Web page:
What kind of emotion does the word Pyrex conjure up in your vintage heart? For me, it takes me back to a time when my grandmother used various Pyrex pieces as a vessel for serving or storing her amazing meals. Long ago, this special glass was called borosilicate and was used in science labs because it stood up nicely when intense heat was applied. In 1915 this unique glass was acquired by Corning Glassware and the name Pyrex was born. The use of borosilicate glass was used until 1998 until it was replaced with a less costly glass that was even better at performing under heat. Prior to 1947, Pyrex was basically clear. But, in 1947 colored Pyrex pieces were introduced and their popularity is still strong today!
Eventually, the Pyrex market expanded to include various shapes, sizes, and patterns. Many pieces are considered standard and are still very popular today, but the most sought- after pieces are the ones that are considered “promotional” ones that were in production for a short time. These promotional pieces are generally more costly to acquire. According to an article atwww.shared.com/pyrex-patterns-worth-money/ the following is a list of the top 8 collectible patterns that can be valuable to collectors:
“Lucky in Love” – (1959) A pink heart and shamrock pattern
“Butterprint” (1957) also known as “Amish Buttercup”, “Farmer’s Wife” and “Rooster & Corn” –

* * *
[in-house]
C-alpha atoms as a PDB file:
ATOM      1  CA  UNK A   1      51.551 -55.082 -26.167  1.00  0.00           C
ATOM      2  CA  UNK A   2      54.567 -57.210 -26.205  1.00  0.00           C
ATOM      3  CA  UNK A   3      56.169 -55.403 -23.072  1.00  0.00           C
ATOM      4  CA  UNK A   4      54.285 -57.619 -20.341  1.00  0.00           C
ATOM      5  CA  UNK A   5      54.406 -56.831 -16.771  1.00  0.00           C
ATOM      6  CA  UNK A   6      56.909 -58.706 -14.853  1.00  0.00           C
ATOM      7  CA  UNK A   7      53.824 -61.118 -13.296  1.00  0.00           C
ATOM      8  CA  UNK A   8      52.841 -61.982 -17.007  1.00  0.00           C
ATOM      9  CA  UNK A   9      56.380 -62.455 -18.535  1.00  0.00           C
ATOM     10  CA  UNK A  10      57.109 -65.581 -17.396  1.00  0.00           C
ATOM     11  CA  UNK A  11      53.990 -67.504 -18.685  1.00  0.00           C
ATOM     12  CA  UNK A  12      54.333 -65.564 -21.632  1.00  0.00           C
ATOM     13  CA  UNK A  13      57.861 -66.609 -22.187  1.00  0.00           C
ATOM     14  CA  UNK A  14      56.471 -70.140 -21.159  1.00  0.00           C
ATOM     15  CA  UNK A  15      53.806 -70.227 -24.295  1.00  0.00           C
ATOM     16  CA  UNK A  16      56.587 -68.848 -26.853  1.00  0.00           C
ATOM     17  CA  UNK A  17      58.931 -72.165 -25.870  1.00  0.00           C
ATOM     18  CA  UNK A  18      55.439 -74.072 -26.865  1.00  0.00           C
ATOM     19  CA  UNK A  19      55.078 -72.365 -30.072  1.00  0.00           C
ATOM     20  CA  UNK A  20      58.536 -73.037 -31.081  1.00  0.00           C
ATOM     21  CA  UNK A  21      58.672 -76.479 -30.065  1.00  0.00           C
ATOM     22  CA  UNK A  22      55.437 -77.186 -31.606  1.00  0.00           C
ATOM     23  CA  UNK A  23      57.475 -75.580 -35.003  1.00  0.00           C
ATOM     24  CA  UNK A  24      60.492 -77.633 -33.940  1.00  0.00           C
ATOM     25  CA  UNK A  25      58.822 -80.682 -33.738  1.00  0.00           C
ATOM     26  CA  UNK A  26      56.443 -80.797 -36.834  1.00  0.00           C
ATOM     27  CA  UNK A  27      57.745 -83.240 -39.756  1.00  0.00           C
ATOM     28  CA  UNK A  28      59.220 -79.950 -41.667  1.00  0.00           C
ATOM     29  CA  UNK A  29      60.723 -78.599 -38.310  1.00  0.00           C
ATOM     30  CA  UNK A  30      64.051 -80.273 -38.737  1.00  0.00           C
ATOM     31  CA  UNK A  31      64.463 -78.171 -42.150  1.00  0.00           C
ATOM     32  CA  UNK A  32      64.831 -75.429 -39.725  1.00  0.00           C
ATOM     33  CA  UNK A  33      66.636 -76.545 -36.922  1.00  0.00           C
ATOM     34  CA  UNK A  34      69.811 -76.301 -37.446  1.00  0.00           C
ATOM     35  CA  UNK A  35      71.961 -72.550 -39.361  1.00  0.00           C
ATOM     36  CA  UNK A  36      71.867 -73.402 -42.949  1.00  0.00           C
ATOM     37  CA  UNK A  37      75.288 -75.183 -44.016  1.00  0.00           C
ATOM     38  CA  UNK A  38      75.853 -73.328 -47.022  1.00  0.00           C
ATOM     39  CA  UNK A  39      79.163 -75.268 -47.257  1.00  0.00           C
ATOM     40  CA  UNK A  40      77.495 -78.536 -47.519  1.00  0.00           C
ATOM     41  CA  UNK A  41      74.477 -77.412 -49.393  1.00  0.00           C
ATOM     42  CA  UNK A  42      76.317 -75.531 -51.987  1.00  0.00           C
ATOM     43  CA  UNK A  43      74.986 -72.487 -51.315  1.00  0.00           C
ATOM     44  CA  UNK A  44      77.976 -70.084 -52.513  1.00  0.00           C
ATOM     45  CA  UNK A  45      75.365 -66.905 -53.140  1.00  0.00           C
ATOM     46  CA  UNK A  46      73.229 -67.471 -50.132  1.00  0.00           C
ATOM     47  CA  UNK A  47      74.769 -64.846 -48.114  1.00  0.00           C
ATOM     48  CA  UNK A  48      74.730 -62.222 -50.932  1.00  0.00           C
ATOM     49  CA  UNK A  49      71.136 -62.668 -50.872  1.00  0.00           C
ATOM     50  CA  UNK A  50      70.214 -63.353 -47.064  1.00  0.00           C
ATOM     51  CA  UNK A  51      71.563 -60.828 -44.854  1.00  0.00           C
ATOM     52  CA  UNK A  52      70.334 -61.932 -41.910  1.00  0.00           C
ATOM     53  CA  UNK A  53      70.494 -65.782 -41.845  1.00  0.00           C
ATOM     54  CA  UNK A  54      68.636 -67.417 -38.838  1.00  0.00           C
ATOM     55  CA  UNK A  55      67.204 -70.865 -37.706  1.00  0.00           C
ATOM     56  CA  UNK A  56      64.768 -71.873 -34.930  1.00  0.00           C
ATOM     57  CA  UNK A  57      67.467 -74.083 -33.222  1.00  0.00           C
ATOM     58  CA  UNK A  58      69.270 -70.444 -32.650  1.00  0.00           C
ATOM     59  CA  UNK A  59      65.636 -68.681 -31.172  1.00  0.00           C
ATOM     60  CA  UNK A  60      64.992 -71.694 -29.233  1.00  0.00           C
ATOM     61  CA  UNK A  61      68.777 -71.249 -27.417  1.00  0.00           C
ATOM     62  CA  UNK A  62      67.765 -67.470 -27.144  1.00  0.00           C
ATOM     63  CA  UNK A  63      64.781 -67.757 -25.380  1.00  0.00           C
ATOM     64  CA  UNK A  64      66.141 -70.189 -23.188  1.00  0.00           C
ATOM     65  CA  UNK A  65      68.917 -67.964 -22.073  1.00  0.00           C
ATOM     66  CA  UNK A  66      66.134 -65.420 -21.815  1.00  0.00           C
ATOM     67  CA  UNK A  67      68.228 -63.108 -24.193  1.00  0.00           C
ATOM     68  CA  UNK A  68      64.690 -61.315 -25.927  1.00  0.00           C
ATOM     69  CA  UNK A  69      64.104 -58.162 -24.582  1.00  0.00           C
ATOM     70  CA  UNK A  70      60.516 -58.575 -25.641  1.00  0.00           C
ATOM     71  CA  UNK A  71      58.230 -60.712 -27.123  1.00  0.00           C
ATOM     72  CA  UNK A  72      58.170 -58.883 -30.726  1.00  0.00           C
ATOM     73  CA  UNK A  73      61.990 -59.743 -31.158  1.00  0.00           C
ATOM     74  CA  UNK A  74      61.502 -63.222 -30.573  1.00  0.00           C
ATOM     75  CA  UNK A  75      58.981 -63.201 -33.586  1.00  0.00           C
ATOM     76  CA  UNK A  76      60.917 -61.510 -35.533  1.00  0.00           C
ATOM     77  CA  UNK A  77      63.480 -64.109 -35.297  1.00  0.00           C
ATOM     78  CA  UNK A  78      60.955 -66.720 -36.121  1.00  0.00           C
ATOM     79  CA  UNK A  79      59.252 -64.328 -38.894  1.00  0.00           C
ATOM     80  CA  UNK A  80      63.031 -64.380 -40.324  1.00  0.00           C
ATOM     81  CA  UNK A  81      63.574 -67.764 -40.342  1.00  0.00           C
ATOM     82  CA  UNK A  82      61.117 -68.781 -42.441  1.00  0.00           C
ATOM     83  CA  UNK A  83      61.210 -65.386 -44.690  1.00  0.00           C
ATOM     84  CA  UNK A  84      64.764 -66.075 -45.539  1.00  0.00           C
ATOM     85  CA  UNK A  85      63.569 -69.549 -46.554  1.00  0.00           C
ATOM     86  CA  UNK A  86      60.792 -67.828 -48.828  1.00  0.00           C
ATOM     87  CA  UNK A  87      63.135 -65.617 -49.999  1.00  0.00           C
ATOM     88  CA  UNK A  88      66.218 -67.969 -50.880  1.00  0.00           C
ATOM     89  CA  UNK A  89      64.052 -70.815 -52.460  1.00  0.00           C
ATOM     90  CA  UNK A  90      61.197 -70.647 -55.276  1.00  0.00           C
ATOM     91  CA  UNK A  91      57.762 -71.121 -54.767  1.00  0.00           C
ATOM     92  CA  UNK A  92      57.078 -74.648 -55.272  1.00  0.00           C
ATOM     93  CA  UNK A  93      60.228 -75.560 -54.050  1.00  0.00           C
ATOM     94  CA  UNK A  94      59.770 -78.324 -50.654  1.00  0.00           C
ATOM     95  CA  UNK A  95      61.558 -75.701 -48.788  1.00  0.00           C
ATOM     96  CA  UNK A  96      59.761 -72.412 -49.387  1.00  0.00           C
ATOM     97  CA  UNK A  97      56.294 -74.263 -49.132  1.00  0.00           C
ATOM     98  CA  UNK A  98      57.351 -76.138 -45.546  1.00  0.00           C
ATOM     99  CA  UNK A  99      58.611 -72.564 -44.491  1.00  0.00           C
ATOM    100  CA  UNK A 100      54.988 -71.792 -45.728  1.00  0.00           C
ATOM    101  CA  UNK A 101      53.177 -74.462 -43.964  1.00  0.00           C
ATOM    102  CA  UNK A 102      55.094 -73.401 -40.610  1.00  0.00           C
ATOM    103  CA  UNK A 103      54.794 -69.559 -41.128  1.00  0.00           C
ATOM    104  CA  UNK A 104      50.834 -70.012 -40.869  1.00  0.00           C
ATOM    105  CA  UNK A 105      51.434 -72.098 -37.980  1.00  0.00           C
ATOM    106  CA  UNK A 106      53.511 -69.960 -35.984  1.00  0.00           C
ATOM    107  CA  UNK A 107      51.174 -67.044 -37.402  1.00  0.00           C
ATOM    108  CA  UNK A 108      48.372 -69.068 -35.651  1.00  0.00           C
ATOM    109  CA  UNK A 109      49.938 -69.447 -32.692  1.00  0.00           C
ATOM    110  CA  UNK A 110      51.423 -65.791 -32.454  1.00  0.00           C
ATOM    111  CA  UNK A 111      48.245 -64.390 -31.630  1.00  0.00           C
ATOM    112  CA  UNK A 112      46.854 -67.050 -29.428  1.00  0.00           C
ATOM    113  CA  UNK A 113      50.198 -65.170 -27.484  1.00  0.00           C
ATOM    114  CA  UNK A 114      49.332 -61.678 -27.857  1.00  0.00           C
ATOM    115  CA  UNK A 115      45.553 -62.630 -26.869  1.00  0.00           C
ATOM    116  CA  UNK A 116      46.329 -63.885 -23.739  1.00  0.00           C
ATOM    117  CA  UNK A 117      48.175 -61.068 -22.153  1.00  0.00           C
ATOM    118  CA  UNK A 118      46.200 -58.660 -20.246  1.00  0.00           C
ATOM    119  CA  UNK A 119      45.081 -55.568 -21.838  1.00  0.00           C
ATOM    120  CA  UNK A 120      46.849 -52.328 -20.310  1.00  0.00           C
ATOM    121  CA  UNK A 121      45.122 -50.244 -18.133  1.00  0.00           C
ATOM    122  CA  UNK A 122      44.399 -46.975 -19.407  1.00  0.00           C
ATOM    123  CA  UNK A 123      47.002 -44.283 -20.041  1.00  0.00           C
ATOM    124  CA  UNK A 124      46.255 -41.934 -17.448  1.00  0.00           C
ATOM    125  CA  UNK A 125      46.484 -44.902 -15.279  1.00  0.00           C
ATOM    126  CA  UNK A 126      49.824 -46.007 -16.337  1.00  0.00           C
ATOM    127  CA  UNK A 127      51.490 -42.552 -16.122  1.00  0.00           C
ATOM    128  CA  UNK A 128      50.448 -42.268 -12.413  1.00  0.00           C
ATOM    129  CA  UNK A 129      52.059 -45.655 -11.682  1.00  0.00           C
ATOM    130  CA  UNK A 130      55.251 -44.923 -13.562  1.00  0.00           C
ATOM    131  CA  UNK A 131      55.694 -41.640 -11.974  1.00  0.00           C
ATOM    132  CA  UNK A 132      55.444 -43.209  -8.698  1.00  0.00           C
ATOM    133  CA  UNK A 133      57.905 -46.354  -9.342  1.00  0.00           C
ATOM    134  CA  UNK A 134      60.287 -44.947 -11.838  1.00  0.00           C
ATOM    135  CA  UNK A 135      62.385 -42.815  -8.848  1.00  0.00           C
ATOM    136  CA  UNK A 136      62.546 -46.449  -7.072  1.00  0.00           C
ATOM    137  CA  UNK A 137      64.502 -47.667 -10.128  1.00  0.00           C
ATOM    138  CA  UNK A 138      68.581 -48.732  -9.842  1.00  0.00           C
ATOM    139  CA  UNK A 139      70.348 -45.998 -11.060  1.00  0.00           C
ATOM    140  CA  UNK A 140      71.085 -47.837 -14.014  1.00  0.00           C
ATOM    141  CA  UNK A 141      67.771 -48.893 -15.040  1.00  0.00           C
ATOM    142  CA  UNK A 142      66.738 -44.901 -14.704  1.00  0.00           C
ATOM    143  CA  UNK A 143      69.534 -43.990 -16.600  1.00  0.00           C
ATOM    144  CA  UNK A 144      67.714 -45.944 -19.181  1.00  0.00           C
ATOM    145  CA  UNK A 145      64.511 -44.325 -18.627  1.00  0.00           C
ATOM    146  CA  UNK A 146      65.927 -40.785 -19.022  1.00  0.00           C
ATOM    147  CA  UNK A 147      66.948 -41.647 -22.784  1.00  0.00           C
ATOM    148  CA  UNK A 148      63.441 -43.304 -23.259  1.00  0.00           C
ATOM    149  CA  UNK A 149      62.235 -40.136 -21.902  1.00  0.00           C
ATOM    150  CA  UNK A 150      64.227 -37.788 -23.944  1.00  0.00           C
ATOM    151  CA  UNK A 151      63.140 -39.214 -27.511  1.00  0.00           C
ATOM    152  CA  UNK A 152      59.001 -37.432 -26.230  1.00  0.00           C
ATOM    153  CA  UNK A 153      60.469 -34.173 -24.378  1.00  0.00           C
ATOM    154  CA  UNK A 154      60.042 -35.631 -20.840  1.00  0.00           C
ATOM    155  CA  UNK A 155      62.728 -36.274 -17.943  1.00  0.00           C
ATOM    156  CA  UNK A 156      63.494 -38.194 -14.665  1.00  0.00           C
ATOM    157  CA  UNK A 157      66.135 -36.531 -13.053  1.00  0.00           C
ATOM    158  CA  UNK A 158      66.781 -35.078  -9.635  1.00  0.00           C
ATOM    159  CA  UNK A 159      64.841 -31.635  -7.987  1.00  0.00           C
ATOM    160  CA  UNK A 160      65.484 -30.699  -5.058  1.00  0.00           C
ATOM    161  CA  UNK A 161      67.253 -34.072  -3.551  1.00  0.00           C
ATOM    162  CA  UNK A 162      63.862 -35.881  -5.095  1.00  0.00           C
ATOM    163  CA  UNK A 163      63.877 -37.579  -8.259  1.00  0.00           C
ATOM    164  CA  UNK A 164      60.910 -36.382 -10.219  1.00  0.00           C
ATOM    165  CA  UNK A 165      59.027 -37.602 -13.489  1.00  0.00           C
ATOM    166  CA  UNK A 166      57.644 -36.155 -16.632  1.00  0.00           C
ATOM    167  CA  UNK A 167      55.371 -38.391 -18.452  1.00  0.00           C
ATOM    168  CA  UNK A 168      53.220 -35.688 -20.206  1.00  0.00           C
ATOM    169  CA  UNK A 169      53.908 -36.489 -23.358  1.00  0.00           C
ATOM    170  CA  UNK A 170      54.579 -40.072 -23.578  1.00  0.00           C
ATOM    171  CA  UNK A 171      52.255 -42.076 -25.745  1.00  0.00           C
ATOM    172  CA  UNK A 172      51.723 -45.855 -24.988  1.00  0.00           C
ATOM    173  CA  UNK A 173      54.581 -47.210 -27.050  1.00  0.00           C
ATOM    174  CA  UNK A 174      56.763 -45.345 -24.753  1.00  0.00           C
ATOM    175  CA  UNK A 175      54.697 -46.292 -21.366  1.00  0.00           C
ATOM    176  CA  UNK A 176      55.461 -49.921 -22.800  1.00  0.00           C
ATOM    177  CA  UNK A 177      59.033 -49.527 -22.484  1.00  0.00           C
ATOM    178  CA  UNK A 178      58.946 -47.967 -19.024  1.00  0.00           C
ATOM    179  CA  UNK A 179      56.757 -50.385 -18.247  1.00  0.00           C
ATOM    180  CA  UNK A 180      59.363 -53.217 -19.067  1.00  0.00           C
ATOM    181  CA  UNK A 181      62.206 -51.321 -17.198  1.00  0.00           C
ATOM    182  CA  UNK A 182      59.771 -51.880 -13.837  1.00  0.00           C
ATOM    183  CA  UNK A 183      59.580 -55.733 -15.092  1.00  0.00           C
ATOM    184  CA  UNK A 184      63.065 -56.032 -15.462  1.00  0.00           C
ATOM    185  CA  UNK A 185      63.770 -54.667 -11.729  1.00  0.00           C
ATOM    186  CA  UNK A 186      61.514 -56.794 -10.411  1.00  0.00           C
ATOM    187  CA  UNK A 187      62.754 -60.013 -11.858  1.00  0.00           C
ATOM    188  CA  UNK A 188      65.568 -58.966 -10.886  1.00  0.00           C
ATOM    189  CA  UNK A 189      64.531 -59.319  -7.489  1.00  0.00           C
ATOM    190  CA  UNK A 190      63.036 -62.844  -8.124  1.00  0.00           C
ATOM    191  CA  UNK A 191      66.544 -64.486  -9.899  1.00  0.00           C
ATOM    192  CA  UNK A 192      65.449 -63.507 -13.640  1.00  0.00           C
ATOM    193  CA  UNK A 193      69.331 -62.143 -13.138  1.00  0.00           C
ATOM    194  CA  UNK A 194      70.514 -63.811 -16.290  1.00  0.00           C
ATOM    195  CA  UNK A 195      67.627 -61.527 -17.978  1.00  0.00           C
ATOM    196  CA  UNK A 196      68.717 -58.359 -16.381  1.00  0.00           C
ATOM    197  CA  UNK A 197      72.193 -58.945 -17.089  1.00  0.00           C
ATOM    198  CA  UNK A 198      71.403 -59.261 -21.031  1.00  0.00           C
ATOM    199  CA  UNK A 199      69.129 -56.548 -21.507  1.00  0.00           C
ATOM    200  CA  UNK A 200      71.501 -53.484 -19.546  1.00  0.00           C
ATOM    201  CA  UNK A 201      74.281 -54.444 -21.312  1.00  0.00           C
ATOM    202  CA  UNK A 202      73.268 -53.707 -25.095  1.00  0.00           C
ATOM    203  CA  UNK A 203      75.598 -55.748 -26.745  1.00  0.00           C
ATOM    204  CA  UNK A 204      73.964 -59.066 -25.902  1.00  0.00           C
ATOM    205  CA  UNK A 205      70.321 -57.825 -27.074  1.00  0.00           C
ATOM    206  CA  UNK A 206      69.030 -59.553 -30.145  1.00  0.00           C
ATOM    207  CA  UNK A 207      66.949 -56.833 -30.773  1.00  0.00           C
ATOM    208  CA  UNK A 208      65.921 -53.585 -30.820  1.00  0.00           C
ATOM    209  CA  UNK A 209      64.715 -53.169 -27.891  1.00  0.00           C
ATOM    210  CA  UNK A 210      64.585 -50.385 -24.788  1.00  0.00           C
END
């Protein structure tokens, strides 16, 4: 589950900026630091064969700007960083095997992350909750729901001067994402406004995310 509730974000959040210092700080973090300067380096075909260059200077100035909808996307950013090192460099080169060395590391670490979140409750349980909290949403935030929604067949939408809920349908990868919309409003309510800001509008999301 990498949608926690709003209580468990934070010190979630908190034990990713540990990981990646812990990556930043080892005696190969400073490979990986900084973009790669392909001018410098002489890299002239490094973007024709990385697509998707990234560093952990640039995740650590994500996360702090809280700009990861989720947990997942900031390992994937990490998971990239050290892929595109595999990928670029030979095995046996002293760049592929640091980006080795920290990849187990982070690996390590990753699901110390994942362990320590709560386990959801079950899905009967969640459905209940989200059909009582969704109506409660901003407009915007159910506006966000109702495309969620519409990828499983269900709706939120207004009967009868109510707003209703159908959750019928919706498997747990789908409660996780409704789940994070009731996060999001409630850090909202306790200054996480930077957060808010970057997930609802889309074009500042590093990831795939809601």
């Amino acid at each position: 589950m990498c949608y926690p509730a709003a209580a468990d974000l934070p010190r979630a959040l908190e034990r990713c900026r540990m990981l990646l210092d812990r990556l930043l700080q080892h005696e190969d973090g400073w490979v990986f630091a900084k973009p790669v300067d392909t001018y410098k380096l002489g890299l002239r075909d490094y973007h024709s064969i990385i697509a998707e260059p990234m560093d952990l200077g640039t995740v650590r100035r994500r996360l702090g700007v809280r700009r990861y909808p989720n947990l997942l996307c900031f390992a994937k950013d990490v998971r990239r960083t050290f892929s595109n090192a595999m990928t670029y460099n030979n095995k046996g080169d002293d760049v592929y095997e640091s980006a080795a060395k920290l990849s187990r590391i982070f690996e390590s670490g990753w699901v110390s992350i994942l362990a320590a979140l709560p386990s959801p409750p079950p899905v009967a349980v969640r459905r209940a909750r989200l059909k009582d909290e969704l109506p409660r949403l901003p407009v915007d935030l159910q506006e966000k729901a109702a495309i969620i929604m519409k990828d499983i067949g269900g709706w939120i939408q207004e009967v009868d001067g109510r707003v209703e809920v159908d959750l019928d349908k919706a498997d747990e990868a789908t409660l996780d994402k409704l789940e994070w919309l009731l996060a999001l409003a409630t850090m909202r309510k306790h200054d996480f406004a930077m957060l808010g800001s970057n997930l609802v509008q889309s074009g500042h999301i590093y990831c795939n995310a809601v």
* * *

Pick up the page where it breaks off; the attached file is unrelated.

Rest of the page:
“Gooseberry” (1957) – A botanical pattern in pink/white, black/white, black/yellow
“New Dots” (1968) – orange, blue, yellow or green dotted pattern
“Rainbow Stripe (1965) – Striped set in pink, sandalwood and blue
“Snowflake” or “Garland” (1972) – Blue and white snowflake with pouring spouts
“Pink Daisy” (1956) – Pink floral pattern
Look for Pyrex at many of the Wonderful Texas Antique Shops
Luckily for collectors or for those that just enjoy adding some of these lovely Pyrex pieces to their own kitchens, they can be easily found. Look for Pyrex at many of the wonderful vintage shops found within TexasVintageShopper.com!
Brandon Shinholser, 2009. Vintage Pyrex 101: A Guide to Pyrex, Estatesales.org
8.5.19 ROUND TOP, TEXAS – If an antique show had secrets, what would they be? The October 1- 5 Marburger Farm Antique Show in Round Top, Texas spills some secrets here. For instance, did you know that shoppers can actually enter the show early on Tuesday October 1 at 8 a.m.? And did you know that those very early birds will find a complimentary continental breakfast, coffee and shopping in the early Texas buildings at the show’s Tuesday Tailgate Breakfast? Not to mention early parking and an opportunity to swap tales with top interior designers who are part of the Designer Dream Spree tour.
What other secrets? Marburger exhibitor Susan Wheeler from Susan Wheeler Home in Seattle shares this surprising secret: “Never shop with a plan. Be open to what you find.” Where has that led Wheeler for the fall show in Round Top? To pink! Pink? Yes, amid the pearl gray and black upholstered French and Italian furniture for which she is known, look for Wheeler’s pink in Mid-Century Modern art, in antique dishes, in pillows made from vintage Indian saris with gold thread, and for the first time, in a selection of 1960s-80s designer clothing by Lanvin, Pucci and all their friends.